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Fedotenko Gets His Shot With Sid

by Staff Writer / Pittsburgh Penguins
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STOCKHOLM, Sweden --- Back in July, Ruslan Fedotenko saw signing with the Penguins as an intriguing career opportunity. Little did he know he might have the chance to start the regular season on a line with Sidney Crosby.

But that’s the way they lined up at practice Monday – Fedotenko on left wing with Crosby at center and Miroslav Satan on the right side – and that’s the way they’ll start in the final pre-season game Thursday against Jokerit of the Finnish Elite League at Helsinki, Finland.

“We put (Fedotenko) on that line in the second half of our game in Toronto last Friday, and I liked what I saw, liked their chemistry,” Penguins coach Michel Therrien said. “So we’re going to have them practice together, and we’ll try it again on Thursday. I think it’s a good combination.”

Therrien stopped short of committing to the Fedotenko-Crosby-Satan line for the NHL regular season opener Saturday against Ottawa in Stockholm, but it’s clear that if the three diverse forwards continue to adjust and play well together, he’ll continue to roll them out there.

Crosby, 21, is the best player in the sport, a guy who’s averaged 1.38 points per game in his brief but brilliant career, and a dynamic playmaker who led the NHL in scoring and assists during last year’s playoff run. Satan, 33, is a clever stickhandler and proven sniper who has scored at least 25 goals in nine of his 12 NHL seasons, including 35 in 2005-06 for the New York Islanders. Fedotenko, 29, nicknamed “Tank,” plays an honest game and drives to the net and has shown a knack for scoring big goals – though he hasn’t always had a chance to fill that role.

The 6-foot-2, 195-pound Fedotenko has scored at least 16 goals in six of his seven NHL seasons, including a career-high 26 in 2005-06 with Tampa Bay. His best sustained stretch came during the 2004 playoffs, when he scored 12 goals in 22 games and helped the Lightning win the Stanley Cup, notching the winning goal in the clinching game.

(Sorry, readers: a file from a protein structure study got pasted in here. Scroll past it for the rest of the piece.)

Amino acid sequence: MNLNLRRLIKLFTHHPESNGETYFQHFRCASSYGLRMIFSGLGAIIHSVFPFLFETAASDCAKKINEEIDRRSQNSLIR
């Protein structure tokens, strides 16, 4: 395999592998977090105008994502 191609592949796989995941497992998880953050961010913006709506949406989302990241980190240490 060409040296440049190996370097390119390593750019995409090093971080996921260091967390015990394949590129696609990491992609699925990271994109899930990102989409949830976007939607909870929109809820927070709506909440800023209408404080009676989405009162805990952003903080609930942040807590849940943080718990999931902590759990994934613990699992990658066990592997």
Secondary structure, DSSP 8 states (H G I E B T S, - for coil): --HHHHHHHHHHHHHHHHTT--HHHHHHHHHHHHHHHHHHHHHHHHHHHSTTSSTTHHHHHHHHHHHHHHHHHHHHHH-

And so there’s a chance that his style, energy and talent could make him a perfect fit with Crosby and Satan.

“They put us together Friday and we played well, so hopefully we’re going to be able to stick with this line,” Fedotenko said after practice Monday at the Hovet Arena. “Sometimes it takes a little while to get used to playing with new players, but so far this has been an easy transition.”

Ironically, Fedotenko and Satan were teammates for one season with the Islanders – both having decided, independently, to sign one-year free agent contracts with the Penguins this summer. They didn’t play together on any sort of a regular basis on the Island, although Fedotenko said they were paired occasionally and know each other’s games.

As for Crosby? “He’s such a great player,” Fedotenko said. “So fast. So smart. You go to the net and he gets you the puck. I think anyone would want the chance to play with him.”

As a result, the Penguins will head into the Helsinki game with two fascinating scoring lines – Evgeni Malkin centering for Jordan Staal and Petr Sykora, as well as Fedotenko-Crosby-Satan.

Pascal Dupuis, who had started camp on Crosby’s left wing, will likely to take his speed and grit to a third line with Max Talbot and Matt Cooke. The Penguins then have numerous options for a fourth forward unit with Tyler Kennedy, Jeff Taffe, Eric Godard, Bill Thomas, Janne Pesonen and Paul Bissonnette.

Could things change? Certainly. Line shuffling is a way of life in the new NHL. But a successful outing Thursday by Crosby, Satan and Fedotenko could go a long way toward solidifying the Penguins’ line combinations for the start of the regular season.

“It’s just a matter of adjusting to each other, talking, and figuring things out together,” Crosby said. “That’s a part of the challenge of this game. But it can be fun figuring things out.”

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